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Domus Luxury Apartments grand opening chess table. Credit: Christopher Chang , Christopher Chang

Chess may not be a varsity sport, but that didn’t stop the Penn Chess Club from nabbing its third straight Ivy League championship last February.

Penn sent two teams of four — teams A and B — and one team of two to the third annual Inter-Ivy League Chess Tournament, which was hosted for the third time in a row by Columbia.

Penn A was comprised of graduate student Alisa Melekhina, junior Kasun Waidyaratne and sophomore Peter Hess as well as junior, club president and captain Zachary Weiner. Penn A eventually won the championship by tying Brown A.

The tourney was played in four rounds, with four matches per round. One point was awarded per match win, and one-half of a point was awarded to each team in the case of a draw. The cumulative scores over four rounds determined the winner.

Penn A got off to a quick start. By the beginning of the third round, it was tied for the lead at 2-0 with Brown A and Columbia B by the beginning of the third round. In the third round, however, Penn A faced Brown A while Penn B played Columbia B.

“The toughest match was against Brown,” Weiner wrote in an email. “We tied with them when we played them. They had an extremely strong top two boards.”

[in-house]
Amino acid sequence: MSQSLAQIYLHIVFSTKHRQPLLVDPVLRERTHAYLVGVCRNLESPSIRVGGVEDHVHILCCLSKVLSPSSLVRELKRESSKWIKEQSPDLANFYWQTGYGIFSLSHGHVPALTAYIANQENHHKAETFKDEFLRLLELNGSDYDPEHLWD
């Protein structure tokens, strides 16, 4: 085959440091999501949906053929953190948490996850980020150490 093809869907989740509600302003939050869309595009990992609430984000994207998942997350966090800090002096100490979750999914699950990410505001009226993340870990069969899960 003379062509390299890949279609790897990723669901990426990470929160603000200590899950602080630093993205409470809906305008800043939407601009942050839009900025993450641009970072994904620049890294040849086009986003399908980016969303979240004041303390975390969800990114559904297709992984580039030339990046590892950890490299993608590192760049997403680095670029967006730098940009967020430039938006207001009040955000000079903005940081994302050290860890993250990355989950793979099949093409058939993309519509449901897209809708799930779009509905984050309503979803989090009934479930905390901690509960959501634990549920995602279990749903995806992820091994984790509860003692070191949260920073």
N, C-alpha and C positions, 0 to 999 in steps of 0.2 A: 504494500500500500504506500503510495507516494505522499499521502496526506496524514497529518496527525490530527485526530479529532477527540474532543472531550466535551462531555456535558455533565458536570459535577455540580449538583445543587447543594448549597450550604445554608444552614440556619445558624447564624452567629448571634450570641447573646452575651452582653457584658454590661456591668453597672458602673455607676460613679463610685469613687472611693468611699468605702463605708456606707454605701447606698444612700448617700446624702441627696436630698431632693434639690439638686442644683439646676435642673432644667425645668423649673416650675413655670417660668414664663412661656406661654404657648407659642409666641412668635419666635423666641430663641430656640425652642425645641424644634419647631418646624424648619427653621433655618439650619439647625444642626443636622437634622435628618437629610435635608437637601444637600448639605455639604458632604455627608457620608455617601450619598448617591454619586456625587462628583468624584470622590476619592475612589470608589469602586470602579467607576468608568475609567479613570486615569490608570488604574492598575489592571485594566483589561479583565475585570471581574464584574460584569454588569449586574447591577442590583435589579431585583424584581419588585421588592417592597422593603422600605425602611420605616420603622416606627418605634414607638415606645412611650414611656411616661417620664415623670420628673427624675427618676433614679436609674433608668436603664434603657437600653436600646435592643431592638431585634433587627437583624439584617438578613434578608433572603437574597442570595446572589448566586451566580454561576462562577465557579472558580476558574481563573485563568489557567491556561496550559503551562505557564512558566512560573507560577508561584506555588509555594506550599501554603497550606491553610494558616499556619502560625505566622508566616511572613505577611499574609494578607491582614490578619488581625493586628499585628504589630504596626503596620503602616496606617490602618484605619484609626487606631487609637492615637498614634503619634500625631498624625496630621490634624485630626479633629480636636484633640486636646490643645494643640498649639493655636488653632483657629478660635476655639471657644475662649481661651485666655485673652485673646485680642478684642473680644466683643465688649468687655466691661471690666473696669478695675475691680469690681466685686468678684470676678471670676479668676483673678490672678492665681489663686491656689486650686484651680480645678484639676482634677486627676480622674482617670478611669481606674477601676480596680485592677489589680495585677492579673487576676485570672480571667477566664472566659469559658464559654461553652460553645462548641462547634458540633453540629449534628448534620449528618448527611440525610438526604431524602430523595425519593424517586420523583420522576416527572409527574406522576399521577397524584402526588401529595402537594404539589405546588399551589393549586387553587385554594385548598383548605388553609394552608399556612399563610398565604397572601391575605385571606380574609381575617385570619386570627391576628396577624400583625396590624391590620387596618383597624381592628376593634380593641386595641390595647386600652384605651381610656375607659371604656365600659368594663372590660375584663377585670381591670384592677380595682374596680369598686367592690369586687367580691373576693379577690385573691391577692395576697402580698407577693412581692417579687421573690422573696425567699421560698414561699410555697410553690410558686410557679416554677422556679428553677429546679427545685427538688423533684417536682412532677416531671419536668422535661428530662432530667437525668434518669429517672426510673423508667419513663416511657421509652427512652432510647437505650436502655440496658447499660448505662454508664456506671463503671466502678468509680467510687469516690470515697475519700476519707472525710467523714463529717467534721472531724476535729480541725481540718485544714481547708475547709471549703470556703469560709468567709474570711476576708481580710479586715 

The third round ended in a tie between Penn A and Brown A, while Columbia B defeated Penn B. The fourth round failed to resolve the Penn-Brown tie, as both Penn A and Brown A defeated their opponents and ended with a 3.5-.5 record.

Although Princeton, Yale and Cornell were unable to send players to the tournament, there were a total of twelve teams — five of which came from Columbia.

The predominance of Columbia teams meant that no team protection was applied when pairings were matched. And while the Penn teams were not set against each other, Columbia got off to a rough start when Columbia A and Columbia B were matched together in the first round.

“The most exciting part is watching your teammates’ games and rooting for them,” Weiner said.

Last year, Penn and Columbia shared the title, while the year prior — the inaugural edition of the Inter-Ivy League Chess Tournament — Penn won outright.

Weiner himself has been to the tournament all three times.

“Many of the players at this tournament were repeat participants,” he said. “Anything can happen in any given game, though, so you can’t base too much off of prior results.

“For me personally, my last game came down to the wire, so I was extremely focused on the game and not on my team. When I came out of ‘the zone’ of my game, I was ecstatic to find out we had been crowned Ivy League Champs once again!”


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